Courtesy of Roswell Park Comprehensive Cancer Services

Upon hearing this question, your answer likely falls into one of the following categories: A. Yep! I’ve been screened and I’m not due again for another x-years. B. Uh oh, I’ve been meaning to make that appointment for some time now, or C. Age 45 is years away. Don’t need to think about it at all. If your answer is A, congratulations, you can help spread the word to the others, who need to keep reading. If your answer is B, make the call today to schedule your colonoscopy!

Colorectal cancer remains the 4th leading cause of cancer death in the United States, a sobering statistic when considering survival for early-stage colorectal cancer is about 90%. The gold standard of colorectal screening, a colonoscopy, detects and removes early-stage cancers and overgrowths of tissue called polyps that can potentially become cancer. Not only does the test find cancer, but it also removes polyps to prevent future cancers.

Roswell Park recommends that everyone at average risk begin regular colorectal cancer screening at age 45, and earlier if you have certain risk factors or family history. If your answer is C — here’s your gut check: Colorectal cancer is rising dramatically among people younger than 45. These cancers in younger adults are more likely to be aggressive subtypes and at a more advanced stage at diagnosis. Roswell Park’s dedicated program for patients with Young Onset Colorectal Cancer integrates specialized services and resources for these challenging diagnoses.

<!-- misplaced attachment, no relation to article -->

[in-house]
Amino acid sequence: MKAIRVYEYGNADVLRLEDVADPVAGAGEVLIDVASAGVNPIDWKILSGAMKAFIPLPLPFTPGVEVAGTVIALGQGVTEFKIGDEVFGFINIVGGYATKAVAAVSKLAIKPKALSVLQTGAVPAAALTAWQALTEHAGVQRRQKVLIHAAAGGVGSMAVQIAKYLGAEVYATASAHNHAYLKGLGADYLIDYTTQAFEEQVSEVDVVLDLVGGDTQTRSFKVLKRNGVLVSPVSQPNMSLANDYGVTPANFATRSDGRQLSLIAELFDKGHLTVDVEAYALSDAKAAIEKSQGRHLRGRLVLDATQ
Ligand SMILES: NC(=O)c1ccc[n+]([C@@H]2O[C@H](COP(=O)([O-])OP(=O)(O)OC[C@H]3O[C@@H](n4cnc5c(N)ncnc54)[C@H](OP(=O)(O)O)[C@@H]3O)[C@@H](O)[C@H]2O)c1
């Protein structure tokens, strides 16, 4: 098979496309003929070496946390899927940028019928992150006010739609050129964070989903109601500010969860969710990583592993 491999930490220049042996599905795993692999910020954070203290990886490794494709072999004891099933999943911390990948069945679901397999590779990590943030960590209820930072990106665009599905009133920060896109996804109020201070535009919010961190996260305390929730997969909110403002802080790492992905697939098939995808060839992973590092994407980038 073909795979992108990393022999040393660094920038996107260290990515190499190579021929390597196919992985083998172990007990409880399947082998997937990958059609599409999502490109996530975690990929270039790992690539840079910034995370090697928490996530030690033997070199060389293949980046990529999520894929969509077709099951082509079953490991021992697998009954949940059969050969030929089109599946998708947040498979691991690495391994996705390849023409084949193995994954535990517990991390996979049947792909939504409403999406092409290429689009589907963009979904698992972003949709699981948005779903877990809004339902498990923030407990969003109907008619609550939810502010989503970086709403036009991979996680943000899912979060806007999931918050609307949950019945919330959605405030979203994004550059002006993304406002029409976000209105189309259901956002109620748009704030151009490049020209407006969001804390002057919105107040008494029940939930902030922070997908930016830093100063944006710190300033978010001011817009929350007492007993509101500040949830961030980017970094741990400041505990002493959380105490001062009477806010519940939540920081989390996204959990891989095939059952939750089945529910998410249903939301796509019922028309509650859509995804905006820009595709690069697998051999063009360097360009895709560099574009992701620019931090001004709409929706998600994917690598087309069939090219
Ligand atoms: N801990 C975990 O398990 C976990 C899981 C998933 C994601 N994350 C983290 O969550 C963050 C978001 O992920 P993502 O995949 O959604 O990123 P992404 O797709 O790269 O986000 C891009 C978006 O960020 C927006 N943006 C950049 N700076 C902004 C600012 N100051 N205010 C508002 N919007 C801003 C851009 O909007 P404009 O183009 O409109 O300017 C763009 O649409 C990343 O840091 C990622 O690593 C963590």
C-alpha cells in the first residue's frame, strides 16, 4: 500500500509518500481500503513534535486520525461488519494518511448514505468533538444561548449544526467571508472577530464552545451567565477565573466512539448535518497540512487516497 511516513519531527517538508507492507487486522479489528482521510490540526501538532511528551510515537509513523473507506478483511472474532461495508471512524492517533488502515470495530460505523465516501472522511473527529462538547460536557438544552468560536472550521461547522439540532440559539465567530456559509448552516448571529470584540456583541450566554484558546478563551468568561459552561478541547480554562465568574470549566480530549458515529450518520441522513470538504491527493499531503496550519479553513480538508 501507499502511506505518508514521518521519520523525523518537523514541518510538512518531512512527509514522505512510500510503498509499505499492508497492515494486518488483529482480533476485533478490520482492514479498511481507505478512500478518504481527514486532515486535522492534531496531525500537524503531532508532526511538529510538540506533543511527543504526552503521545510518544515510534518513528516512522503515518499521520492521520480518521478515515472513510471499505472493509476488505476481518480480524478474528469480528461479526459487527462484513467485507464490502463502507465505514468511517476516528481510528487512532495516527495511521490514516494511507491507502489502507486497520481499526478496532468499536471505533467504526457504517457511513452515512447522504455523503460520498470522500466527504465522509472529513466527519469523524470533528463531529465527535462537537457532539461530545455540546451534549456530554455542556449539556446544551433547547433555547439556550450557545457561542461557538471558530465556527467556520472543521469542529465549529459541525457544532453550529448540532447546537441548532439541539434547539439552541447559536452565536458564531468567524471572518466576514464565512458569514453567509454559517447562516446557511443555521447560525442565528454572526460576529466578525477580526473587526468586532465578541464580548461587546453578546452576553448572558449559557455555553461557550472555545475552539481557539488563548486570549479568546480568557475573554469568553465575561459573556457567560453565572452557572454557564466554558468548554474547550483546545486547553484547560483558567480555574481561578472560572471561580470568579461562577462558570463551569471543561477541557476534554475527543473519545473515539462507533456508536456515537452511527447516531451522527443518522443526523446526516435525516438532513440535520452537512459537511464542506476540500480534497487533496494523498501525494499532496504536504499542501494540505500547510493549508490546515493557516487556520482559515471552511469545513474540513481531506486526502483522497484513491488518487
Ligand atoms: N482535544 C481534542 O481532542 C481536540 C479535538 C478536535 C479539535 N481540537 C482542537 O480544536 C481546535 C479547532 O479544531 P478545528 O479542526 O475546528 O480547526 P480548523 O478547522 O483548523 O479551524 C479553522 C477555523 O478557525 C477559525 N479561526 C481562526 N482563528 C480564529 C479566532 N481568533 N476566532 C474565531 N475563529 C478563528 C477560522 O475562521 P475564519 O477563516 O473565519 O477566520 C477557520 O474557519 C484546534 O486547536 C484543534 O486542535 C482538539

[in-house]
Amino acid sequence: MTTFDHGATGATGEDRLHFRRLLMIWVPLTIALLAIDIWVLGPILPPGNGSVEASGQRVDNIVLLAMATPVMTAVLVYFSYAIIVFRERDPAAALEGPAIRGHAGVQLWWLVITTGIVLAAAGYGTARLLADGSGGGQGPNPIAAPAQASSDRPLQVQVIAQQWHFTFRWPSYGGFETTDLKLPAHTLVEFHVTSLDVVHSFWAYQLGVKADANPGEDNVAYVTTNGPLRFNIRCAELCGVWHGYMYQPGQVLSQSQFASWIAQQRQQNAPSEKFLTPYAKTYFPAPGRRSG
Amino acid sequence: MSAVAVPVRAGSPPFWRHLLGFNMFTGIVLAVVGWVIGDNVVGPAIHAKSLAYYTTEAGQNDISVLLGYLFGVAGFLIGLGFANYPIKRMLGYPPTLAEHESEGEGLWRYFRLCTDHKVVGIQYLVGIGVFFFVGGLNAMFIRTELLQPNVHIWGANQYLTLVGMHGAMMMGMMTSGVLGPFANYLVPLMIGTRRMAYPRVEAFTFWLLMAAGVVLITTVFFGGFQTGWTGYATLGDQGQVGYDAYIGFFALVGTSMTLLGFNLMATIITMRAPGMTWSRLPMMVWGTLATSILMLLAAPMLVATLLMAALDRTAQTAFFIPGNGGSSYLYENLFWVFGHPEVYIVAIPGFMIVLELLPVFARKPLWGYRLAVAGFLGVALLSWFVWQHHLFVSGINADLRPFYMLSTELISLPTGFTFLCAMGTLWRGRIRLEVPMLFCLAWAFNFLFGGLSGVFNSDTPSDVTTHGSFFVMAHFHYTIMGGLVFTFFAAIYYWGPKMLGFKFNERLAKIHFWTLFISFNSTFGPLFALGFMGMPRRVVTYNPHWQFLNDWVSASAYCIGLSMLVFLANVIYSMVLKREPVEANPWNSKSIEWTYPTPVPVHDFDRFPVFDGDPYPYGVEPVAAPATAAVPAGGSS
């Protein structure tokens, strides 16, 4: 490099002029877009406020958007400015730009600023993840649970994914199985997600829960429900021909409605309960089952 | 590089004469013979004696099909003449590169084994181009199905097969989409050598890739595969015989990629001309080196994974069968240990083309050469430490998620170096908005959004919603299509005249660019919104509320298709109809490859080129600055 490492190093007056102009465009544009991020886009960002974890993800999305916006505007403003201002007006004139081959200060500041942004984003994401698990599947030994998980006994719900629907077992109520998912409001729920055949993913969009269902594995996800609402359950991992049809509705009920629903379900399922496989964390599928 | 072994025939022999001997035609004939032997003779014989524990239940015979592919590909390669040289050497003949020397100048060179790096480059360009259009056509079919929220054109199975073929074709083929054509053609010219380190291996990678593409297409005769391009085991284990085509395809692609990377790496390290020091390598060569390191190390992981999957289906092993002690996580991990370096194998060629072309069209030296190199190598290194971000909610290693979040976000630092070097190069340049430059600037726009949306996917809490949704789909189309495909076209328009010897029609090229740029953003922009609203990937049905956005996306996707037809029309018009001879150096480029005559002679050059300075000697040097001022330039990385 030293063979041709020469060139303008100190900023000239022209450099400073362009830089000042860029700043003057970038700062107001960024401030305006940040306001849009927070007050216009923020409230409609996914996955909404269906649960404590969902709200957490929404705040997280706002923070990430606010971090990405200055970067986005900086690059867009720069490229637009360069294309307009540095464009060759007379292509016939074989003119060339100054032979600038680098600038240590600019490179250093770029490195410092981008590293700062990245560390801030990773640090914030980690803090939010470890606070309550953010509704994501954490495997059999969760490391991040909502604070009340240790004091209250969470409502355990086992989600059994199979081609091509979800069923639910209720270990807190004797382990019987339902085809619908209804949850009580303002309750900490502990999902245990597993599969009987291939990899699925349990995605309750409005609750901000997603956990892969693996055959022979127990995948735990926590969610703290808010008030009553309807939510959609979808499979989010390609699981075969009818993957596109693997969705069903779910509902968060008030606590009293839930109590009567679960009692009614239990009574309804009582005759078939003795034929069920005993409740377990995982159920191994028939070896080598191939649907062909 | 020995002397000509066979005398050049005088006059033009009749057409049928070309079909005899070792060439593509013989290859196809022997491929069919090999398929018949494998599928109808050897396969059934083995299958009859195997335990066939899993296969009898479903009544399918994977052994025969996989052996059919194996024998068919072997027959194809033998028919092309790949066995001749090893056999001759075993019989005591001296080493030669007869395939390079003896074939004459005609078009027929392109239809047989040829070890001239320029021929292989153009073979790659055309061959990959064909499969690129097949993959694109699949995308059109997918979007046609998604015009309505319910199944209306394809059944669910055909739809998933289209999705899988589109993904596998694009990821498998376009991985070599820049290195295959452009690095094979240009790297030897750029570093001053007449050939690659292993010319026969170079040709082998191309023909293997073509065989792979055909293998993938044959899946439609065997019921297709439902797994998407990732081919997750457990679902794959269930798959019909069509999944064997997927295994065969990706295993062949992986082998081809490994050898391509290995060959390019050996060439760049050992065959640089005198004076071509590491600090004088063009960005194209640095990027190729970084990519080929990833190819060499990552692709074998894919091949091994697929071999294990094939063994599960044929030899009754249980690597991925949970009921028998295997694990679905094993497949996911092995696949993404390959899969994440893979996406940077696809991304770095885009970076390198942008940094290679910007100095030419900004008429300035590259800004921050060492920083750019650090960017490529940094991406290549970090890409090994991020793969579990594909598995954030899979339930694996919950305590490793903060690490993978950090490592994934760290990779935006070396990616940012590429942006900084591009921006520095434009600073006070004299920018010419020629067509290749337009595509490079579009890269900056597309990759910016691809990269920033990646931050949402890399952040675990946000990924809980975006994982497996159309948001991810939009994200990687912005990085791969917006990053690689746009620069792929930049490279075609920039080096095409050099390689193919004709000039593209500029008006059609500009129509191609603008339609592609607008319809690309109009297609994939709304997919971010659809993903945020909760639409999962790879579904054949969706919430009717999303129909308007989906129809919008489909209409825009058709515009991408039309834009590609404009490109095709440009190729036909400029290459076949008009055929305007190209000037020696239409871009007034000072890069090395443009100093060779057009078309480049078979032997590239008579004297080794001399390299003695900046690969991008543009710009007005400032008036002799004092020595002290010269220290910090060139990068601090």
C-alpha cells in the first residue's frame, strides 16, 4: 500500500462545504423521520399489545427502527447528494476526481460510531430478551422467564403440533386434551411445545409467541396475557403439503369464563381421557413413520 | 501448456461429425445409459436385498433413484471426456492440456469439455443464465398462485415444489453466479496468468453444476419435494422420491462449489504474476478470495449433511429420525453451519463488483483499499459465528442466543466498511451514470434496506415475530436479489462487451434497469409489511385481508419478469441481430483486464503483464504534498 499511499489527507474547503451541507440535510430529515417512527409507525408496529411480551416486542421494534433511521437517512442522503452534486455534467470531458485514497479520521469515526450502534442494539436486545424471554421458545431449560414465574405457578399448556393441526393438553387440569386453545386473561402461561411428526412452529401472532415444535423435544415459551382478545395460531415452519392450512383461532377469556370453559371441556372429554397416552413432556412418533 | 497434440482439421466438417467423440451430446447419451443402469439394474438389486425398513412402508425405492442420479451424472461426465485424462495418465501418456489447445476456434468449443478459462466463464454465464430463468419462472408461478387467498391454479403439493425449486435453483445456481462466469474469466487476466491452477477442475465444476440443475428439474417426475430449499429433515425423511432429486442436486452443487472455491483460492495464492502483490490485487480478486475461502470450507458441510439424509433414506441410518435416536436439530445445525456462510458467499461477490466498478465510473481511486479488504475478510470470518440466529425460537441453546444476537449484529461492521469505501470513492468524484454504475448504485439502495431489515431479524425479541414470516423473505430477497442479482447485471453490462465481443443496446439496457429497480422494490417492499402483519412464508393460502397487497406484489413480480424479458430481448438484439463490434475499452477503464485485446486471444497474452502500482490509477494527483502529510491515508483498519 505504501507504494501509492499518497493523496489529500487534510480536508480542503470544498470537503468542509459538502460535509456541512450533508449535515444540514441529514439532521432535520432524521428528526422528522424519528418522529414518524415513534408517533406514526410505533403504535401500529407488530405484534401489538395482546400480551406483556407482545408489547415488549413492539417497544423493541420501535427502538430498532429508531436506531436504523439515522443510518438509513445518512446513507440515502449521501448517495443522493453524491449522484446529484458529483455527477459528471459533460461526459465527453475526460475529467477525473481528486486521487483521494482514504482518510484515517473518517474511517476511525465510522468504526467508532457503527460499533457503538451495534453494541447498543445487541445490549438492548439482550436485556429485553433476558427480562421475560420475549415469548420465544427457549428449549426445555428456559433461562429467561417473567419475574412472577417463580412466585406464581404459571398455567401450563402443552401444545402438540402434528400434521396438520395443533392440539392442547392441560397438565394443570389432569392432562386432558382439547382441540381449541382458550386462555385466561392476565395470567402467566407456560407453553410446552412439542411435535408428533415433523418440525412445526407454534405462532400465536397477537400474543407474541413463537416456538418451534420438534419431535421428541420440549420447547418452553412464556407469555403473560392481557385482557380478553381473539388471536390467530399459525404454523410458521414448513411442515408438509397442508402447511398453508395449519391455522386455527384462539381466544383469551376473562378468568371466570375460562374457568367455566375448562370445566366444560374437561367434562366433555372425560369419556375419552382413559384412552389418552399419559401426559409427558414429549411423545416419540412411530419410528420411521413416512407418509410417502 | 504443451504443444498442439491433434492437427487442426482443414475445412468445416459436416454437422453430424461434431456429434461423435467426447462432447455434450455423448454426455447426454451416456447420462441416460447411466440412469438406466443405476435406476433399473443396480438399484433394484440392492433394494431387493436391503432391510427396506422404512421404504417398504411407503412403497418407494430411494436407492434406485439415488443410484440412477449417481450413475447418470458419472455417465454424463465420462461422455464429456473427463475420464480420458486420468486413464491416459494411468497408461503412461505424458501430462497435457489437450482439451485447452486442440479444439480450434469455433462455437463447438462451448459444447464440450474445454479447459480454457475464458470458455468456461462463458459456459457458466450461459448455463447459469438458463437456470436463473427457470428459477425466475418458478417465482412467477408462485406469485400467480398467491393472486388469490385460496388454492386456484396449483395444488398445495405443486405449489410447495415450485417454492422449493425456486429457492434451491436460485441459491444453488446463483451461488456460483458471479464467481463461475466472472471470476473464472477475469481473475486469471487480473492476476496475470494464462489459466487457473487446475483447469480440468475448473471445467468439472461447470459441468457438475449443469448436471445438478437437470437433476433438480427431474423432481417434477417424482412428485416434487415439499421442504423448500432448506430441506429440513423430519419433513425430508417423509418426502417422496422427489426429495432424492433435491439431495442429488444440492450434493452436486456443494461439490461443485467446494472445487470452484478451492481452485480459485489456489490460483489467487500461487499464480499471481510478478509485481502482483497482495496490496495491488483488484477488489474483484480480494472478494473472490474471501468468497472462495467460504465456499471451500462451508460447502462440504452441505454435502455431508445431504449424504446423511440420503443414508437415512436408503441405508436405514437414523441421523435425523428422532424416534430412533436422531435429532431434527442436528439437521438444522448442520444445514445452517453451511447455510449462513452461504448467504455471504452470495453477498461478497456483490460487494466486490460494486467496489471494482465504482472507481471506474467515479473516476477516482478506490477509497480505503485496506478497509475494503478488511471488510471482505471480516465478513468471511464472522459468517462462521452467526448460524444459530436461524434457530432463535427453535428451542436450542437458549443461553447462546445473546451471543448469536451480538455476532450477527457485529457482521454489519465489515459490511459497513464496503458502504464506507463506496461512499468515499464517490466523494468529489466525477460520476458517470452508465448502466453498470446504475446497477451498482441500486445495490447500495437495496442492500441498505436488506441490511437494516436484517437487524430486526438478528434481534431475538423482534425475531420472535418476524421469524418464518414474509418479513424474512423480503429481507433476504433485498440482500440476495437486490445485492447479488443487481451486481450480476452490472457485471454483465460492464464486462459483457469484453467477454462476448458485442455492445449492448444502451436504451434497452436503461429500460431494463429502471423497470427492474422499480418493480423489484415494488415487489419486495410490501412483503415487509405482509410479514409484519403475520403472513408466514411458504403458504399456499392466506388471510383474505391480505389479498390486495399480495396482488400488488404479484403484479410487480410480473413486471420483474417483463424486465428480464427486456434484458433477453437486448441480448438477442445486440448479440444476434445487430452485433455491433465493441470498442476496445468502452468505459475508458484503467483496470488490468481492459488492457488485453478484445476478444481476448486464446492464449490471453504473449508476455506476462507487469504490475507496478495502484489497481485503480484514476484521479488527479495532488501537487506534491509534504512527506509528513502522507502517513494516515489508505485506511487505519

It’s not a matter of if you should be screened; it’s a matter of when, and depends on whether you have any risk factors associated with colorectal cancer. Talk to your physician about screening earlier than age 45 if you have any of the following factors:

  • African American ethnicity
  • Family history of colorectal cancer (Having a parent, sibling, or child with colorectal cancer more than doubles your risk.)
  • Personal history of colorectal polyps
  • Certain genetic conditions, such as Lynch Syndrome, or Hereditary nonpolyposis colon cancer (HNPCC), or Familial adenomatous polyposis (FAP)
  • Personal history of cancer, particularly of the ovary, uterus, breast, or colon
  • Ulcerative colitis or Crohn’s disease

Lifestyle factors — that you can change — are also associated with colorectal cancer. These include smoking, lack of exercise, obesity, and eating a diet high in red meat and processed meats and fat, and low in fruits, vegetables, calcium, folate, and fiber. If you don’t have any risk factors yet, and you’re not yet age 45, be mindful of your body. See your primary physician regularly and don’t be shy about sharing any symptoms, especially any blood in your stool or rectal bleeding, changes in your bowel habits, unexplained weight loss, or anemia, and getting an accurate diagnosis for them.

Learn more about colorectal cancer and educate yourself on the various resources offered by Roswell Park. Most importantly, if you’ve read the facts and talked to your physician, and your answer is still C, at least now you’re thinking about it.